health and inputs (each of which naturally breaks down into its own set of segments.) It’s understandable why startups from any of the segments would want to label themselves as biological solutions when the tailwinds above are getting more obvious daily to investors, and even potential customers, as regulatory pressures mount to start replacing chemicals with… biologicals (loose definition.) Two things can be true at the same time. Western Growers and our membership will continue to advocate for science- based usage of chemical inputs while working hard to help support and scale innovators as the new solutions iterate and improve enough to continue successfully fundraising and getting products in a ready position for scale and international market entry. Attempts to go entirely without chemicals would likely lead to results like Sri Lanka (organic mandate results in lower yields, mass starvation due to lack of import capability, and becomes a significant factor in a government overthrow less than 18 months after

the executive order was signed) or the Netherlands (government decision to use tax dollars to shut down 3,000 livestock operators under the guise of EU greenhouse gas emissions reductions resulted in a just-formed political party taking the most seats in the recently contested election, sending a clear signal that it wasn’t just farmers that were unhappy with the strong-armed approach that could and should have been driven by innovation instead of regulation). So with all the tailwinds, everyone in the agtech ecosystem (that includes growers, investors and industry groups like Western Growers) has three jobs for biologicals. First, if a startup says they are in biologicals, ask which part of biological solutions—genetics, soil health or inputs? Second, once the sub-segment is identified, ask what specific problem, or budget line item, the startup’s solution helps improve from a grower economics perspective (always helps when they can tie it to a specific line item on the financial statements). If these sound a lot like two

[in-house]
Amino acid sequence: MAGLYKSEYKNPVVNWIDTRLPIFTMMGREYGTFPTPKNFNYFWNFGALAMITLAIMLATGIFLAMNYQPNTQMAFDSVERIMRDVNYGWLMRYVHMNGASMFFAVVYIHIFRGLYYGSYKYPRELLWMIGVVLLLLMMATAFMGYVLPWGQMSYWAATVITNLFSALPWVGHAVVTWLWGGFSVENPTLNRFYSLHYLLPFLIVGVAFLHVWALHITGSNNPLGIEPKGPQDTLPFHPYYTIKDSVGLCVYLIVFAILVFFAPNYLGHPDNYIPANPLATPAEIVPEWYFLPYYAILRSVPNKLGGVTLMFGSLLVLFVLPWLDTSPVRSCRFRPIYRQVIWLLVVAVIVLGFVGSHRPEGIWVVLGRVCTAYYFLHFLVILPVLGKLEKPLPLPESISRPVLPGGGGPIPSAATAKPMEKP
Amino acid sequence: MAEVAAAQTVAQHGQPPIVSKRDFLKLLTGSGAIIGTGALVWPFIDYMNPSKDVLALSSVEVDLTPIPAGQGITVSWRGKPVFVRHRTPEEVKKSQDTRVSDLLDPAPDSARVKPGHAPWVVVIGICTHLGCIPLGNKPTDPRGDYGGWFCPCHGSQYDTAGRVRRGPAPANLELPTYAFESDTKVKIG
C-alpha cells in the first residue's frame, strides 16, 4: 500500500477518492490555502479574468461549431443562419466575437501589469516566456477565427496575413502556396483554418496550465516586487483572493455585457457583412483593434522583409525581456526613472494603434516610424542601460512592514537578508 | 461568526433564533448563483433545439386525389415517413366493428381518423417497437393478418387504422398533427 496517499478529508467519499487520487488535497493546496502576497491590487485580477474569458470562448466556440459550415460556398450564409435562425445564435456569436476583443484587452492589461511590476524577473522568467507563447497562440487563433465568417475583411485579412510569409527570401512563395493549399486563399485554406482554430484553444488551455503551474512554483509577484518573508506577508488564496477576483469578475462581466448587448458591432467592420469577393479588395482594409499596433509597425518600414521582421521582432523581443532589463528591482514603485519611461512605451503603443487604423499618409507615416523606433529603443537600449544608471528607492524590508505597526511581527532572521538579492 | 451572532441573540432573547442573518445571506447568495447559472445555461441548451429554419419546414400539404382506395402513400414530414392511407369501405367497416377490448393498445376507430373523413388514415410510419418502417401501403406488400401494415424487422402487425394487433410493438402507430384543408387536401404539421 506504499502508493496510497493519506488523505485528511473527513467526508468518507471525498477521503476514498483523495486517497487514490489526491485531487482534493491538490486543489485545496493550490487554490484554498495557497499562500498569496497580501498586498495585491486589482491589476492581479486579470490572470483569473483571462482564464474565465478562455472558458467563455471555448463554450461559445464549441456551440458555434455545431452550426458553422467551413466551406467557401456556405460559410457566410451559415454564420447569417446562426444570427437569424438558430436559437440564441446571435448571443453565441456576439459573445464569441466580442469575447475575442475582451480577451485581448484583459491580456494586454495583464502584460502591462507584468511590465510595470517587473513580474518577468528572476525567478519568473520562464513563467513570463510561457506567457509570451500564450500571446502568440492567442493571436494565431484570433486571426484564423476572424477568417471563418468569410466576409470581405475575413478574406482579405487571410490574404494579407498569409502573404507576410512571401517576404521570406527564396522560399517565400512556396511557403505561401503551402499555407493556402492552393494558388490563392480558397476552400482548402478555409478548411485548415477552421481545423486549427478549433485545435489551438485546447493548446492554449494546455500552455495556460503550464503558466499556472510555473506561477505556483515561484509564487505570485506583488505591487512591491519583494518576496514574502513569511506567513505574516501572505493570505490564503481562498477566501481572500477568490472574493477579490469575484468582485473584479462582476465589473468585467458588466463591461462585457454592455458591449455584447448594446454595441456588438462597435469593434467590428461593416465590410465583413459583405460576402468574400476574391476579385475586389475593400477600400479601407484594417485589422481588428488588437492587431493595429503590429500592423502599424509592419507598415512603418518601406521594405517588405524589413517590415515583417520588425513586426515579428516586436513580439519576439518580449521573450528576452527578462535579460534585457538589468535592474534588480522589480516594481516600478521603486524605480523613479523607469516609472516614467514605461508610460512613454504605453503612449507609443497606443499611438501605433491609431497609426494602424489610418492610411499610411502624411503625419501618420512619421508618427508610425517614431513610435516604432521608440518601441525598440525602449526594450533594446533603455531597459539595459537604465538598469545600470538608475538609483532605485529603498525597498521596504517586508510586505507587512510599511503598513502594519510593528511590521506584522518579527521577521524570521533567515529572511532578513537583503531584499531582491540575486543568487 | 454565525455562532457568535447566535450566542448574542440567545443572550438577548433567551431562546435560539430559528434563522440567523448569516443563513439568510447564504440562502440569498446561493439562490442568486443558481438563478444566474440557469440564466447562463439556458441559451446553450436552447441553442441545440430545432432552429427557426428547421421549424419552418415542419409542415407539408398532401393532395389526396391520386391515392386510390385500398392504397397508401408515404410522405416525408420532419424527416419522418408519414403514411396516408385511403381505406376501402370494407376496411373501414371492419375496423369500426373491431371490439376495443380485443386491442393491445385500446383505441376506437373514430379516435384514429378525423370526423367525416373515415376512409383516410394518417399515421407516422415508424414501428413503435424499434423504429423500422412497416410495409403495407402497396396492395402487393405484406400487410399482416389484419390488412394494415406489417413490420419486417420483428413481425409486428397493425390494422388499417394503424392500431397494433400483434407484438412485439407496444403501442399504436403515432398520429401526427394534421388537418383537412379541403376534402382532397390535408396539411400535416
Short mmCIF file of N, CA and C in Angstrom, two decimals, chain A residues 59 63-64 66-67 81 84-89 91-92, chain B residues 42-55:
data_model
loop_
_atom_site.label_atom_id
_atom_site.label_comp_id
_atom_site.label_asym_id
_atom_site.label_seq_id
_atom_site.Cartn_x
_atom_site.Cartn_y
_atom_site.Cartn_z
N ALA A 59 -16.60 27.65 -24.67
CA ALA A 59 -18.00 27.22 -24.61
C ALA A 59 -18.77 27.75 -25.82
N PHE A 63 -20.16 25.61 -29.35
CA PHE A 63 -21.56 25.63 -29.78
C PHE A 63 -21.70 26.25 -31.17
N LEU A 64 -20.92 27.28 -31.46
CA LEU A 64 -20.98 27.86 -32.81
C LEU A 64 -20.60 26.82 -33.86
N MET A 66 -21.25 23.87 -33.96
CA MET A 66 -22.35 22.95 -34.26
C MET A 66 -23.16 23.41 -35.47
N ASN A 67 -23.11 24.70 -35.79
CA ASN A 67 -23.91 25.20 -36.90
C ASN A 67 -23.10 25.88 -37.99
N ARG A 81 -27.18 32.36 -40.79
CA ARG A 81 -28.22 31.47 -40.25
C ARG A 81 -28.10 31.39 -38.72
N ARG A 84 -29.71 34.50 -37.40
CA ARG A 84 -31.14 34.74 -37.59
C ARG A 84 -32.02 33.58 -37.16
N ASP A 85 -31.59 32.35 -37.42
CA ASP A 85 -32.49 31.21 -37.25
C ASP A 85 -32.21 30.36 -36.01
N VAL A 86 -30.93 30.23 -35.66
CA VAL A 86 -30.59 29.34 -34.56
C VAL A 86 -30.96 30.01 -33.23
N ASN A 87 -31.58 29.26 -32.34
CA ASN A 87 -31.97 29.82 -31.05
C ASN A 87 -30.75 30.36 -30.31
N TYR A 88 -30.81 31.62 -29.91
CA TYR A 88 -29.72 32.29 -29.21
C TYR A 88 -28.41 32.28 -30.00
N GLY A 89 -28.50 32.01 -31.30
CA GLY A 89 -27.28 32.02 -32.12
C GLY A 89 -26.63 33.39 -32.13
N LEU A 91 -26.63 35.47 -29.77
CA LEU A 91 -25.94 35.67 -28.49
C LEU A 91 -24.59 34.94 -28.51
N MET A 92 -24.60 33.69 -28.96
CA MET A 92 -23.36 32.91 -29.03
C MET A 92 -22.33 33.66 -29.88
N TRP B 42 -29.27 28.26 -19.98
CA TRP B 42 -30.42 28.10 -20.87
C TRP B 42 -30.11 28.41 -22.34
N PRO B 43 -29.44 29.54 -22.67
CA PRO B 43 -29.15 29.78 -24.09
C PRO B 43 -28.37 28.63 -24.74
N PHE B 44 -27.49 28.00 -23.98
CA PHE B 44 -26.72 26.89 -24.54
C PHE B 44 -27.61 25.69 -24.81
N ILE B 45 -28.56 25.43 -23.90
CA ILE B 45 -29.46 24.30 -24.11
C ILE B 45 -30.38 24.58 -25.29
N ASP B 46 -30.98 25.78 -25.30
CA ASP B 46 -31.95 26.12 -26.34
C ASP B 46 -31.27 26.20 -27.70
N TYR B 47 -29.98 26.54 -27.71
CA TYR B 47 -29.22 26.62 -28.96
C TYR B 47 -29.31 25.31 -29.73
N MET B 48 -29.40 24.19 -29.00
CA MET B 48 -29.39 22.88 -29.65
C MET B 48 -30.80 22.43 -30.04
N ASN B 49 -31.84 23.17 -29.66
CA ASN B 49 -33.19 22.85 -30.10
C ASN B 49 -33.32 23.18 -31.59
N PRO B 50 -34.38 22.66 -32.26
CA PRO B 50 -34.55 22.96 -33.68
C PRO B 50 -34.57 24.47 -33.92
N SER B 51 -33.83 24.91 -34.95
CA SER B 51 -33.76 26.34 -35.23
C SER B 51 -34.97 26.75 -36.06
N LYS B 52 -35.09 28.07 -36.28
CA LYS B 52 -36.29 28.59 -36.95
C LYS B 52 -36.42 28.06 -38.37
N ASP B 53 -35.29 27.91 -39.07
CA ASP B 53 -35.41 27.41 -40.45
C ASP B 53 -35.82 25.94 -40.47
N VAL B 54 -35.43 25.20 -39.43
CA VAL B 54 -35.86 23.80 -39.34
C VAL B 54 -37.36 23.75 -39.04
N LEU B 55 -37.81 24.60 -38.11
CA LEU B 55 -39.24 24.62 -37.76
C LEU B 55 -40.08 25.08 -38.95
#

of the first steps used in Lean Startup analysis, they should, and that’s the third job. Make sure that all biologicals startups are pushing their thinking through Lean Startup (aka Lean Canvas if doing Google search to identify the easy-to- use tool implementation of Lean Startup methodology) which will force them to think hard about the use case, problem statement and economic model they should pursue. If we can do that for all biological startups, we will help them avoid bad R&D paths and ideally improve their chances of fundraising and/or successful fundraising depending on where in their life cycle the startup is at when you meet them. Pay it forward, folks. Startups are hard, we can help avoid some unforced R&D errors and wasted capital with these three simple steps. Helping everyone understand which biological solutions are dessert toppings and which are floor waxes is good for everyone in the long-term.


When targeting soil borne disease and nematodes, TriClor and TELONE TM can be applied in a single pass. This reduces application costs, promotes early root development, and improves soil health. For more information about TriClor and TELONE TM or to schedule an application contact TriCal, Inc.

669-327-5076 www.TriCal.com

*TriClor and TEONE TM are federally Restricted Use Pesticides.

MAY | JUNE 2023


Western Grower & Shipper | www.wga.com

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